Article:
Perhaps one of the biggest fears many of us face when looking at a future without children is having no one to care for us as we age. We picture ourselves shunted into a low-cost care facility where decisions about our healthcare are made by strangers. We imagine we will die alone without a single familiar face beside us.

Unfortunately, in this messy old world, few of us have a say in how we’ll shuffle off this mortal coil. The reality is that fate, illness, dementia, and catastrophe seem to randomly select whom to bestow their gifts upon. We have little control in how we’ll exit or who—if anyone—will surround us when we go. So, with that happy thought, let’s talk about aging.

I suspect that those of us without children spend a lot more time than most people worrying about what will become of us later in life. Many parents assume their children will take care of them as they age. But if you’ve spent any time in hospitals and nursing homes, you know that parenthood is no guarantee of elder care, and many, many elderly people spend their final days without the company and care of the children they’d counted on. Ensuring care in your old age and having someone to carry out your last wishes is not a good reason to have children, but it’s another great reason to have friends.

As I’ve watched my own mother, a widow for many years, move into her 80s, I’ve come to see how important it is to nurture a circle of good friends. But, it’s not always easy to make new friends when you’re not moving in mommy circles and don’t have shared activities, such as PTA or kids’ sports, so how do you develop real connections, the kind you need when you’re asking someone to step in during your time of need?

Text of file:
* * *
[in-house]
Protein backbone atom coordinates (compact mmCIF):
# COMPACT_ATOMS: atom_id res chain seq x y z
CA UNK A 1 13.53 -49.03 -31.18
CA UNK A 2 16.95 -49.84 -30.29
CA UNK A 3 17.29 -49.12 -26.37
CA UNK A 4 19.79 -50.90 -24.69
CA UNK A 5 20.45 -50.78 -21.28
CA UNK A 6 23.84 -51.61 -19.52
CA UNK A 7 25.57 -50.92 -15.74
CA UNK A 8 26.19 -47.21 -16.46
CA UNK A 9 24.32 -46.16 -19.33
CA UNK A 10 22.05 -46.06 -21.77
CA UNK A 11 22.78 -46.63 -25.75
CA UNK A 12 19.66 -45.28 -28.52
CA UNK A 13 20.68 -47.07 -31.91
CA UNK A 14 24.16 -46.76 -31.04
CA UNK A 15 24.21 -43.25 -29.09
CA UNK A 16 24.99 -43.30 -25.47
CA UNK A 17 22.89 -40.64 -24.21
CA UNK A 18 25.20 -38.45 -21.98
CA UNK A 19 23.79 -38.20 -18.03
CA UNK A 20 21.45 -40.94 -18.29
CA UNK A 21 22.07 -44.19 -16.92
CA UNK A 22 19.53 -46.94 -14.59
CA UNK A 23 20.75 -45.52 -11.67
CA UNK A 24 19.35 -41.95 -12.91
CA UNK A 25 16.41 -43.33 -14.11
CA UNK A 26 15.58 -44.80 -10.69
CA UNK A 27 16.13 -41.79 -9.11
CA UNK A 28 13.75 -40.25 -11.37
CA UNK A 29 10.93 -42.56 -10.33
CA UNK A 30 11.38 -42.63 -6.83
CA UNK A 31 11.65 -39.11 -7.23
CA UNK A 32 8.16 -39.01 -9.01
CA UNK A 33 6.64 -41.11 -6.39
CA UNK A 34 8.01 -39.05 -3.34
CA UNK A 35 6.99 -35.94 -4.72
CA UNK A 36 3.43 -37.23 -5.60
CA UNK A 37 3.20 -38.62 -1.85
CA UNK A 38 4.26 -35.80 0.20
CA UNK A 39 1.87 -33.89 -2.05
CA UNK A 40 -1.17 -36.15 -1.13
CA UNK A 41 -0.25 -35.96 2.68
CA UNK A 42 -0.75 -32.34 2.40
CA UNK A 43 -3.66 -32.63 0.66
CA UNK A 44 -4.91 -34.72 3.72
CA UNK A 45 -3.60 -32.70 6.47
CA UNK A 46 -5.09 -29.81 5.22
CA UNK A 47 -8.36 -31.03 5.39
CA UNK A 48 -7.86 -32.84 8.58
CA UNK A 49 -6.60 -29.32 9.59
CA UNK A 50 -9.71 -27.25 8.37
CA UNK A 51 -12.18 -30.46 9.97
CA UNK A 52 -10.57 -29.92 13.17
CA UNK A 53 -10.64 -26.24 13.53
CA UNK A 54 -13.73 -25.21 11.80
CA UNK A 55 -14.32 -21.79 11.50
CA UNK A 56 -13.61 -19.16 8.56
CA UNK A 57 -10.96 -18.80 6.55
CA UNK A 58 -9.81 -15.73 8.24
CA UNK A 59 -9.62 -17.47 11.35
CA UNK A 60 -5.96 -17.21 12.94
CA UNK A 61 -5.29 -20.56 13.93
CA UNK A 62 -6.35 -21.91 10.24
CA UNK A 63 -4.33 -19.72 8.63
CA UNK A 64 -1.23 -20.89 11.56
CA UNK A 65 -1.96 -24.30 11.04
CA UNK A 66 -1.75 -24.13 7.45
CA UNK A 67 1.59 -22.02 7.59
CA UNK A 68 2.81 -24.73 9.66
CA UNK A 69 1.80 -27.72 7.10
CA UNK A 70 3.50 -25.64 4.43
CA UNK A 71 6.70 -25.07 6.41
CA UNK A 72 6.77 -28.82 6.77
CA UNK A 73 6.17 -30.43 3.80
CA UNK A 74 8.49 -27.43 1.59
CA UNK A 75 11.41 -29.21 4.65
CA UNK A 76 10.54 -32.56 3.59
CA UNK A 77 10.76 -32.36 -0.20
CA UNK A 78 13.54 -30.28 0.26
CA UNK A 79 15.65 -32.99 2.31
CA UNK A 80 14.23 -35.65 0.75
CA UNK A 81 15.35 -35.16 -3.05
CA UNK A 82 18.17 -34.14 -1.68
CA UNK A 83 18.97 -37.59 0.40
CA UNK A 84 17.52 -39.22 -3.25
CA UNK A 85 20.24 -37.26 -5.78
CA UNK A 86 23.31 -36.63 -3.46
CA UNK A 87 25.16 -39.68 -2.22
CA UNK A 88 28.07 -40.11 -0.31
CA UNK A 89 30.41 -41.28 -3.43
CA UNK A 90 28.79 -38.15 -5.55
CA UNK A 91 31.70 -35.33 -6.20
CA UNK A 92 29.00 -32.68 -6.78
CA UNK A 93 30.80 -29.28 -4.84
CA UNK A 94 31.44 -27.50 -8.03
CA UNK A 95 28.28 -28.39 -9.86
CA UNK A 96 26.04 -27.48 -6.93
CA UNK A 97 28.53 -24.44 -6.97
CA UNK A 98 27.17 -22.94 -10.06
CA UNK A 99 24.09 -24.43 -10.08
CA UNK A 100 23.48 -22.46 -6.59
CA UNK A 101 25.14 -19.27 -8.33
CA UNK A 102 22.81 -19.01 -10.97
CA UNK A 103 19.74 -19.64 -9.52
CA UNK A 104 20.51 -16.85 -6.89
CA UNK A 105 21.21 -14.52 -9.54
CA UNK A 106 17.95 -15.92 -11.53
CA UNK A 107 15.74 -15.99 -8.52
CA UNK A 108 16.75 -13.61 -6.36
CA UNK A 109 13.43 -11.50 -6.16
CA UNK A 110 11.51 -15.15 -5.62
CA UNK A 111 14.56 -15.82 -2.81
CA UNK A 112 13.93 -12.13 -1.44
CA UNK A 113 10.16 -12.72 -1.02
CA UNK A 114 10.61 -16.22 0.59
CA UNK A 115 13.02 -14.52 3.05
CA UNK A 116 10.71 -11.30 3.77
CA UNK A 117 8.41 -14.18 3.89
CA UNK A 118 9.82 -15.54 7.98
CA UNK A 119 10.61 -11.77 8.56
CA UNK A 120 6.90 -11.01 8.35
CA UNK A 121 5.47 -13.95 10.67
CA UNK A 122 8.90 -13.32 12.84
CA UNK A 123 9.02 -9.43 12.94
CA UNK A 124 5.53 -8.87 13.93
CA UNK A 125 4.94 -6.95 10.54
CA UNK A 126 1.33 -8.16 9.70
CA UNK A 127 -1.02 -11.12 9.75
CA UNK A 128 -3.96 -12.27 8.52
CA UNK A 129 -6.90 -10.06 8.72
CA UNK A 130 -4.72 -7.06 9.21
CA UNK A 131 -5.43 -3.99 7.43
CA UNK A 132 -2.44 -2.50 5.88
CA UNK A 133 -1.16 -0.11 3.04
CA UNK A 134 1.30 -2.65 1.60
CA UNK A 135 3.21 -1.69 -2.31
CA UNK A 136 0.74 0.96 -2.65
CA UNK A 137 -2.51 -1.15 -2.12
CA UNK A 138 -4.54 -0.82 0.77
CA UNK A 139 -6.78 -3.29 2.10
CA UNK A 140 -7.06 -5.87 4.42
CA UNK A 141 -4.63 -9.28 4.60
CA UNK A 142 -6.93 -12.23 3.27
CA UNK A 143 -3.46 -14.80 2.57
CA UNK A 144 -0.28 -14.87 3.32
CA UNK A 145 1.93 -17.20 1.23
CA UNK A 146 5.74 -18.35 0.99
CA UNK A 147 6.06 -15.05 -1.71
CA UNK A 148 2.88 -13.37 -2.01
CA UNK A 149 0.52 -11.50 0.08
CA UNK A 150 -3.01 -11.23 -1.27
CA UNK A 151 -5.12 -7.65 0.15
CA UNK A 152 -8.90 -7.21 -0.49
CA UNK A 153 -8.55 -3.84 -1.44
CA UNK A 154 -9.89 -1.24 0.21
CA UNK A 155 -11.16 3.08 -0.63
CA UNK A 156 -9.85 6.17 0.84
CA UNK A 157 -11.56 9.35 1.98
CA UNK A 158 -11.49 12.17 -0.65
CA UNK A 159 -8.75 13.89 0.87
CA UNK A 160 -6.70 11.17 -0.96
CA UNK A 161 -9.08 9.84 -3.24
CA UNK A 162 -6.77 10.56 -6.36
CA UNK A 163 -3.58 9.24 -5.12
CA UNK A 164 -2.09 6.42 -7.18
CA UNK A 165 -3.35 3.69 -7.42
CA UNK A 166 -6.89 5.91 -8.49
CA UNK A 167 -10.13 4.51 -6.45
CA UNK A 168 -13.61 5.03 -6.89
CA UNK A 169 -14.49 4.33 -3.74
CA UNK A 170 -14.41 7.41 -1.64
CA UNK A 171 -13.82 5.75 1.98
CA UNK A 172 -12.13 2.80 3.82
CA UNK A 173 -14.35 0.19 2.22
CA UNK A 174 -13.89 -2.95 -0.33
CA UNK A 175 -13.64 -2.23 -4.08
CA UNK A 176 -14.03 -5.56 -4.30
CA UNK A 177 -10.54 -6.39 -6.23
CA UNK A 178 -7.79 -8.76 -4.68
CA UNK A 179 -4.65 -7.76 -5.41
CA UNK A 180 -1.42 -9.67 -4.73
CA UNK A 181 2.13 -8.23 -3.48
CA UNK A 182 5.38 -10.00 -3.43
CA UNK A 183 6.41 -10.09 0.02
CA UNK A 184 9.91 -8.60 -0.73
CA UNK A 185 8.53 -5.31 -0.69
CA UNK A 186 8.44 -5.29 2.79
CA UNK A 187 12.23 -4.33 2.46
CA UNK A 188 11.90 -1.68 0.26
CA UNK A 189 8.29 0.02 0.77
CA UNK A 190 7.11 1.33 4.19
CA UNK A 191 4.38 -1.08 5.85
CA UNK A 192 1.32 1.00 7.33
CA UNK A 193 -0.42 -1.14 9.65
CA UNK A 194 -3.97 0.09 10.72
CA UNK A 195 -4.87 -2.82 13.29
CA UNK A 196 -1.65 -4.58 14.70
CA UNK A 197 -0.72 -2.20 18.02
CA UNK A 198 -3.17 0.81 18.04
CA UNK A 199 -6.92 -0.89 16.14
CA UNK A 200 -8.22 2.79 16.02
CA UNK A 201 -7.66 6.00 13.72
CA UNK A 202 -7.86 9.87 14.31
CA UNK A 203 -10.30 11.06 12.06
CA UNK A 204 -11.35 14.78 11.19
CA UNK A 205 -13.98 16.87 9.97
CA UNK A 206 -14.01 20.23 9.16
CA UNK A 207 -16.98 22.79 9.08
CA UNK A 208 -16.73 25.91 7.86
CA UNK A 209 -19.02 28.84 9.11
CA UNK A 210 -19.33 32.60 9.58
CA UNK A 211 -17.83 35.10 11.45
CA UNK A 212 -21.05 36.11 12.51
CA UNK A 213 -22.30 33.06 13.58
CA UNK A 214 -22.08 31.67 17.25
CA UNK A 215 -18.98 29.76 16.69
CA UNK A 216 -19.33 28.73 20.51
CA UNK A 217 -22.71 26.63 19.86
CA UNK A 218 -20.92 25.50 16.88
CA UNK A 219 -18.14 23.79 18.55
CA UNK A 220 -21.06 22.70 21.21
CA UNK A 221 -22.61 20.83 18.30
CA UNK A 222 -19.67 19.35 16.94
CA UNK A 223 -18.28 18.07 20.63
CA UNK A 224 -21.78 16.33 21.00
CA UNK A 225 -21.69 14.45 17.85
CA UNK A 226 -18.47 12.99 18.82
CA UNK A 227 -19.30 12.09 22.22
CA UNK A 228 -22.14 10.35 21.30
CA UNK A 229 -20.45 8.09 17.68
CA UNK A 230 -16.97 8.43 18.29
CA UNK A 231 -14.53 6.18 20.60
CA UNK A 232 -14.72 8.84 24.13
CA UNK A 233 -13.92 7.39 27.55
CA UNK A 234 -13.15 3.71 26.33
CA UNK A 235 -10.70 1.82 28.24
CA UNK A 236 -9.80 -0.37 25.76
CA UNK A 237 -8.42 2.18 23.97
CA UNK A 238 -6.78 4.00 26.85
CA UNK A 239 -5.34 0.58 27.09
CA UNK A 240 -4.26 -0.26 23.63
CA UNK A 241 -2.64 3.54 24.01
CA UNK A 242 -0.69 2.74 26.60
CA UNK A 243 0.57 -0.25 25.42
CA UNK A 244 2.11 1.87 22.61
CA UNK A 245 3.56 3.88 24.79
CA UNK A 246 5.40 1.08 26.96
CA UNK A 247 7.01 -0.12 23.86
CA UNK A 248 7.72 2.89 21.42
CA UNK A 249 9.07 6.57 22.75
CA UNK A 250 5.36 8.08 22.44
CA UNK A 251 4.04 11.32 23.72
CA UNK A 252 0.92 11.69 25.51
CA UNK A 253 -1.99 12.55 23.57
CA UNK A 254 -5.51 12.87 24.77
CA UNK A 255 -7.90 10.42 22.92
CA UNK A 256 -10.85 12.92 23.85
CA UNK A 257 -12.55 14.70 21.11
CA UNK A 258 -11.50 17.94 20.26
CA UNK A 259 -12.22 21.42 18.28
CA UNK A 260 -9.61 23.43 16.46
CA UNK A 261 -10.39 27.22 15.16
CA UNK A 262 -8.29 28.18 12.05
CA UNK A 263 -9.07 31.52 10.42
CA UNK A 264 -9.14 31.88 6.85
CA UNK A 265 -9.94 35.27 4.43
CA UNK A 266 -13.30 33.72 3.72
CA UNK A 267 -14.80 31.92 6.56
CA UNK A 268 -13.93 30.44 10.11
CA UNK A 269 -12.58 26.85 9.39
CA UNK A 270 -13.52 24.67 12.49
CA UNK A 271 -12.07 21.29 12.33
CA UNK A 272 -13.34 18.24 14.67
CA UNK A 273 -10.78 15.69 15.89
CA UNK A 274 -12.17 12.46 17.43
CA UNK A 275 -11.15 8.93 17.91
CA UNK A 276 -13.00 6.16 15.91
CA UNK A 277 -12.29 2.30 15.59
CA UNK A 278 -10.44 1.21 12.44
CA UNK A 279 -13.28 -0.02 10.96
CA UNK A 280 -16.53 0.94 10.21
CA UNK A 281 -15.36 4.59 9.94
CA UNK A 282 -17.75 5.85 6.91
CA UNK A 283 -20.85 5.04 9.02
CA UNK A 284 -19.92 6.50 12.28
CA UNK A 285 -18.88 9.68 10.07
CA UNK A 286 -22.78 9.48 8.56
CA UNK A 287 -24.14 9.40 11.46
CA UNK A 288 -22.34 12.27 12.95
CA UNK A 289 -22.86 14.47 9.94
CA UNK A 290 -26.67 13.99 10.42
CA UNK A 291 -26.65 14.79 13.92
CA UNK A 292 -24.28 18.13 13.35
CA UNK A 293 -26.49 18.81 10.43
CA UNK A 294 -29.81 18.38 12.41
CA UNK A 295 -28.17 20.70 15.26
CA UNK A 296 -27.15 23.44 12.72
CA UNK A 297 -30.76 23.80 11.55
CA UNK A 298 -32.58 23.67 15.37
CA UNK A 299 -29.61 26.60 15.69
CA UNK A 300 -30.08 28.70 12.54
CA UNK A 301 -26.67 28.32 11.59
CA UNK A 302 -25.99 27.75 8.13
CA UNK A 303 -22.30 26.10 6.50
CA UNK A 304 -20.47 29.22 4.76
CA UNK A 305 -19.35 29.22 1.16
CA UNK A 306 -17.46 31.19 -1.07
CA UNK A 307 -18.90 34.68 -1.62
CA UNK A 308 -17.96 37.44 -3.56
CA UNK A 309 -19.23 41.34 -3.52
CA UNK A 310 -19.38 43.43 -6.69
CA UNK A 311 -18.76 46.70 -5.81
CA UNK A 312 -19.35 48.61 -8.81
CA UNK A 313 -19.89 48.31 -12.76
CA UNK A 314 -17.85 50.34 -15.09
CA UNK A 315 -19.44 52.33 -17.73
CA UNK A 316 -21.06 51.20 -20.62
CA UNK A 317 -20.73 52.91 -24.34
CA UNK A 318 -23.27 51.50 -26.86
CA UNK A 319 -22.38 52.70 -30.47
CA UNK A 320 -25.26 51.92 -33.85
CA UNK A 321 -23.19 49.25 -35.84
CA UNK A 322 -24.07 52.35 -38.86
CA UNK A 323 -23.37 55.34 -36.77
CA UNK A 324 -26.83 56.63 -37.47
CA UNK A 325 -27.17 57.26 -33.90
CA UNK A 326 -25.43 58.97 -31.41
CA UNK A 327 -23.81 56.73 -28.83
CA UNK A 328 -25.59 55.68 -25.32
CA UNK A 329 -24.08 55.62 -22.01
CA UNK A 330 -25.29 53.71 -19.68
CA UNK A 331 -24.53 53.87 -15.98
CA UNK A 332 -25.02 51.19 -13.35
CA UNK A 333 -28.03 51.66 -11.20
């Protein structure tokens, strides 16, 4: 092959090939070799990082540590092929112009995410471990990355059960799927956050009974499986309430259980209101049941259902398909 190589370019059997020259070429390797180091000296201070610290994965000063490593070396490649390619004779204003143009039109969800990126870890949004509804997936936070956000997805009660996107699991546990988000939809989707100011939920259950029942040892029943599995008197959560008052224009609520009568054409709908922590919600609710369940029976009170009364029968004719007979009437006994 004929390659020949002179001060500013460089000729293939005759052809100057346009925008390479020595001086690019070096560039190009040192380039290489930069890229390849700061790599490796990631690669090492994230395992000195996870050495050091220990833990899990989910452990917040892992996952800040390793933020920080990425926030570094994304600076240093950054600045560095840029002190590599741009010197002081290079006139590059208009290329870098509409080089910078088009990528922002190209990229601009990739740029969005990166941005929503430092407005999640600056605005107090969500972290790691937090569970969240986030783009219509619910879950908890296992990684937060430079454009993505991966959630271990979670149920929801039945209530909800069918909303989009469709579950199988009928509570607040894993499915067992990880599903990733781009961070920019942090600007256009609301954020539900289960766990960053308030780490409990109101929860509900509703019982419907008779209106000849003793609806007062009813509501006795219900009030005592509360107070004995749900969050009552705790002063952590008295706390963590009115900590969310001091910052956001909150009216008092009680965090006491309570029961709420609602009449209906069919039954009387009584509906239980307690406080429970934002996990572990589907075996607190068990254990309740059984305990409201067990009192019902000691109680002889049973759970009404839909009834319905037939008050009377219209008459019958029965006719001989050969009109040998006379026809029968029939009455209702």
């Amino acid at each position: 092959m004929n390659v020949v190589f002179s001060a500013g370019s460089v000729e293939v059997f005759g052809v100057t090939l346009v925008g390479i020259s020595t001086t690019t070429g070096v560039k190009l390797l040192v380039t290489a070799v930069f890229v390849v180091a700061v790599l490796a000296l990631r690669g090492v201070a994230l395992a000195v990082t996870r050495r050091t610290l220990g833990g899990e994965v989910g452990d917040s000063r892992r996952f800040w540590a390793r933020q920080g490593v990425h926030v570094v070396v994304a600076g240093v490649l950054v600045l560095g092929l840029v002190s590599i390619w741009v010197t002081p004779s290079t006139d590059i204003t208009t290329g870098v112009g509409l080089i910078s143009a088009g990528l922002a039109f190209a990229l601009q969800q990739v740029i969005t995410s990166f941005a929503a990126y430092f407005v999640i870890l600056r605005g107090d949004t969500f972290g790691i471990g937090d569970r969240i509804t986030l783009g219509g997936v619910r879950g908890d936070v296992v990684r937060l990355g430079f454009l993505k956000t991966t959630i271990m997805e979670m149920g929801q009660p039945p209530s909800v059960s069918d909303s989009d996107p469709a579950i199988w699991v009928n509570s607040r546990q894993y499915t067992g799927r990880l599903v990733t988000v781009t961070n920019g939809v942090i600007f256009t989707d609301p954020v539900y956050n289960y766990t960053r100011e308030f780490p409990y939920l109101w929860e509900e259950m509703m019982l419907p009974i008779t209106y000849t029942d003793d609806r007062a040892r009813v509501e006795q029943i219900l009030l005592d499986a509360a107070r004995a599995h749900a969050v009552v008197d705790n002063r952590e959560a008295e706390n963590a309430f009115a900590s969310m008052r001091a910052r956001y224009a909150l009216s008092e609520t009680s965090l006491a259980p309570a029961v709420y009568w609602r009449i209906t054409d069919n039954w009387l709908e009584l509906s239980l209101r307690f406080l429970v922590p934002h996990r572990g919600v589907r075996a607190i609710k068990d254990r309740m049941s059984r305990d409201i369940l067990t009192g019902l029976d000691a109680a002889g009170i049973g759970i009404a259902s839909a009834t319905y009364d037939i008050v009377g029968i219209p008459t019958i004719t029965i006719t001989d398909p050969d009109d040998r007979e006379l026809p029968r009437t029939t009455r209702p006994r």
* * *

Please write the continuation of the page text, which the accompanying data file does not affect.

Rather than trying to seek out other childless women and then looking for common interests, try starting with the common interest and seeking out the people you’re drawn to. That might mean joining a small group, such as a book club, exercise class, or adult education class, something that meets regularly so that you get to know each other better over time. At each meeting, challenge yourself to get to know one new person a little better. Start with the easy questions, like what do you do for work (and be sure to go in with some stock answers for the inevitable “Do you have kids?” question.) You’re looking for common ground, so over time, ease into conversations about hobbies and special interests. As the friendship develops, look for ways to make a more personal connection outside the group. Invite her to meet for coffee, a walk, or a drive, something where you can enjoy some quality one-on-one time and get to the deeper conversations that will strengthen your connection.

If this sounds like a lot of work, it is! But so is family, and these friends are the “family” we’re choosing. As with blood family, there’s no guarantee these friends will be there for you as you age, but I do see a future where seniors will help one another. Lately, I’ve been hearing about retirement villages where able-bodied residents help those who aren’t mobile, and local volunteers are assigned as advocates.

I’m also hearing more about older women living together to support one another, and networks of single, divorced, and widowed friends checking in on each other. A different kind of family is being created and a little effort now can help alleviate some of the worry about spending our later years alone. But it won’t happen by magic and it’s up to each of us to nurture the relationships with the people we’d like to have around as we age.

******************

Lisa Manterfield is the creator of LifeWithoutBaby.com, online community that provides resources, community, compassion, and support to women facing a life without children. She is the author of Life Without Baby: Surviving and Thriving When Motherhood Doesn’t Happen and the award-winning memoir I’m Taking My Eggs and Going Home: How One Woman Dared to Say No to Motherhood. She lives in Southern California, with her wonderful husband (“Mr. Fab”) and overindulged cat, where she is working on her latest novel.